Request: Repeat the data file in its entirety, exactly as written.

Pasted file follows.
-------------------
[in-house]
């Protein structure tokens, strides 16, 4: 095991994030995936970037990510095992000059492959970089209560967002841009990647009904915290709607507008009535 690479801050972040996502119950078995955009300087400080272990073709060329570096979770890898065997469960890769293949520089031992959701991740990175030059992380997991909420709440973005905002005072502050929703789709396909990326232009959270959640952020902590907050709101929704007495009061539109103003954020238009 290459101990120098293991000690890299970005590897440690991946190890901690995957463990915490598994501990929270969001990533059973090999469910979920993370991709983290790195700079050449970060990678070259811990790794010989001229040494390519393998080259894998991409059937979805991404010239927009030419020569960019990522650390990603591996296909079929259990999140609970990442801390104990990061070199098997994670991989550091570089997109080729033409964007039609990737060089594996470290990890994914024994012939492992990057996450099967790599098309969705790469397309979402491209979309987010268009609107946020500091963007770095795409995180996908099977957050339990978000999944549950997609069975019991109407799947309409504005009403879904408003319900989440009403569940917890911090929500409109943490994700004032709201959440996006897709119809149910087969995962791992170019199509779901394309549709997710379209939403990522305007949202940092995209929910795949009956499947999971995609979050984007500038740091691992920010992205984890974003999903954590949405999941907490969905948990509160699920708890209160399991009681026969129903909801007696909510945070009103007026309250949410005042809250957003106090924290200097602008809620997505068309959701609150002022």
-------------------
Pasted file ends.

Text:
[in-house]
């Protein structure tokens, strides 16, 4: 095991994030995936970037990510095992000059492959970089209560967002841009990647009904915290709607507008009535 690479801050972040996502119950078995955009300087400080272990073709060329570096979770890898065997469960890769293949520089031992959701991740990175030059992380997991909420709440973005905002005072502050929703789709396909990326232009959270959640952020902590907050709101929704007495009061539109103003954020238009 290459101990120098293991000690890299970005590897440690991946190890901690995957463990915490598994501990929270969001990533059973090999469910979920993370991709983290790195700079050449970060990678070259811990790794010989001229040494390519393998080259894998991409059937979805991404010239927009030419020569960019990522650390990603591996296909079929259990999140609970990442801390104990990061070199098997994670991989550091570089997109080729033409964007039609990737060089594996470290990890994914024994012939492992990057996450099967790599098309969705790469397309979402491209979309987010268009609107946020500091963007770095795409995180996908099977957050339990978000999944549950997609069975019991109407799947309409504005009403879904408003319900989440009403569940917890911090929500409109943490994700004032709201959440996006897709119809149910087969995962791992170019199509779901394309549709997710379209939403990522305007949202940092995209929910795949009956499947999971995609979050984007500038740091691992920010992205984890974003999903954590949405999941907490969905948990509160699920708890209160399991009681026969129903909801007696909510945070009103007026309250949410005042809250957003106090924290200097602008809620997505068309959701609150002022």